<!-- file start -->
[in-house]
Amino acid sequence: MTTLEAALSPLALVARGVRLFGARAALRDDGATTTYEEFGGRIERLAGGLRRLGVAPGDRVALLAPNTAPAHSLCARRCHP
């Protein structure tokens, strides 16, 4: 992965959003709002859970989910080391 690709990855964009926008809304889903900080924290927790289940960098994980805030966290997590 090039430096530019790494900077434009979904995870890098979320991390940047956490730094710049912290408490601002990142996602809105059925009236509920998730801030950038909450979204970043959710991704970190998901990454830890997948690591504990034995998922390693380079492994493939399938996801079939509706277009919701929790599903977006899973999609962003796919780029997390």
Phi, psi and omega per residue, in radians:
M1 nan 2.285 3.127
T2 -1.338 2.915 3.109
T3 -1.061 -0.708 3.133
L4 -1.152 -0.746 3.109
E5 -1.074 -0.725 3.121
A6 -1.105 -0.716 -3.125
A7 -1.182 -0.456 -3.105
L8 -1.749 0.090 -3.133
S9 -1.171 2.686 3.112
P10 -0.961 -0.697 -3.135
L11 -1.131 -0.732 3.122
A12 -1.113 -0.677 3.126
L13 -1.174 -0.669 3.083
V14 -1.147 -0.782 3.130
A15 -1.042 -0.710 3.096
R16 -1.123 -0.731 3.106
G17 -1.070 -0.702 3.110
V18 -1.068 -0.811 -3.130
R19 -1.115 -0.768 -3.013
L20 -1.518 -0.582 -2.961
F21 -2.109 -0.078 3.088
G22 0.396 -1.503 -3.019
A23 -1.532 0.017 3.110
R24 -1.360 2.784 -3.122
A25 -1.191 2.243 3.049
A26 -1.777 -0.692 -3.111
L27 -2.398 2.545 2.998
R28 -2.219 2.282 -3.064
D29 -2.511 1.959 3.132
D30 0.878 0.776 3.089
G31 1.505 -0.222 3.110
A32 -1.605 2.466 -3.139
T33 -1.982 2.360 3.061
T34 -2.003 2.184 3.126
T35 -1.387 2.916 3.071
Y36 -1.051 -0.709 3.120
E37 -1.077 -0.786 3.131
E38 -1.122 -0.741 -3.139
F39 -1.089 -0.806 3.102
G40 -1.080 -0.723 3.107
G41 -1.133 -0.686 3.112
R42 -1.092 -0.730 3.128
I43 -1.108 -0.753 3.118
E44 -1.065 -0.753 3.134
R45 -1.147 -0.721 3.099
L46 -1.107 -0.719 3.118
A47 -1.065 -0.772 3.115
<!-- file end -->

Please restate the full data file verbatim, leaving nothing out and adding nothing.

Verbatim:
[in-house]
Amino acid sequence: MTTLEAALSPLALVARGVRLFGARAALRDDGATTTYEEFGGRIERLAGGLRRLGVAPGDRVALLAPNTAPAHSLCARRCHP
């Protein structure tokens, strides 16, 4: 992965959003709002859970989910080391 690709990855964009926008809304889903900080924290927790289940960098994980805030966290997590 090039430096530019790494900077434009979904995870890098979320991390940047956490730094710049912290408490601002990142996602809105059925009236509920998730801030950038909450979204970043959710991704970190998901990454830890997948690591504990034995998922390693380079492994493939399938996801079939509706277009919701929790599903977006899973999609962003796919780029997390």
Phi, psi and omega per residue, in radians:
M1 nan 2.285 3.127
T2 -1.338 2.915 3.109
T3 -1.061 -0.708 3.133
L4 -1.152 -0.746 3.109
E5 -1.074 -0.725 3.121
A6 -1.105 -0.716 -3.125
A7 -1.182 -0.456 -3.105
L8 -1.749 0.090 -3.133
S9 -1.171 2.686 3.112
P10 -0.961 -0.697 -3.135
L11 -1.131 -0.732 3.122
A12 -1.113 -0.677 3.126
L13 -1.174 -0.669 3.083
V14 -1.147 -0.782 3.130
A15 -1.042 -0.710 3.096
R16 -1.123 -0.731 3.106
G17 -1.070 -0.702 3.110
V18 -1.068 -0.811 -3.130
R19 -1.115 -0.768 -3.013
L20 -1.518 -0.582 -2.961
F21 -2.109 -0.078 3.088
G22 0.396 -1.503 -3.019
A23 -1.532 0.017 3.110
R24 -1.360 2.784 -3.122
A25 -1.191 2.243 3.049
A26 -1.777 -0.692 -3.111
L27 -2.398 2.545 2.998
R28 -2.219 2.282 -3.064
D29 -2.511 1.959 3.132
D30 0.878 0.776 3.089
G31 1.505 -0.222 3.110
A32 -1.605 2.466 -3.139
T33 -1.982 2.360 3.061
T34 -2.003 2.184 3.126
T35 -1.387 2.916 3.071
Y36 -1.051 -0.709 3.120
E37 -1.077 -0.786 3.131
E38 -1.122 -0.741 -3.139
F39 -1.089 -0.806 3.102
G40 -1.080 -0.723 3.107
G41 -1.133 -0.686 3.112
R42 -1.092 -0.730 3.128
I43 -1.108 -0.753 3.118
E44 -1.065 -0.753 3.134
R45 -1.147 -0.721 3.099
L46 -1.107 -0.719 3.118
A47 -1.065 -0.772 3.115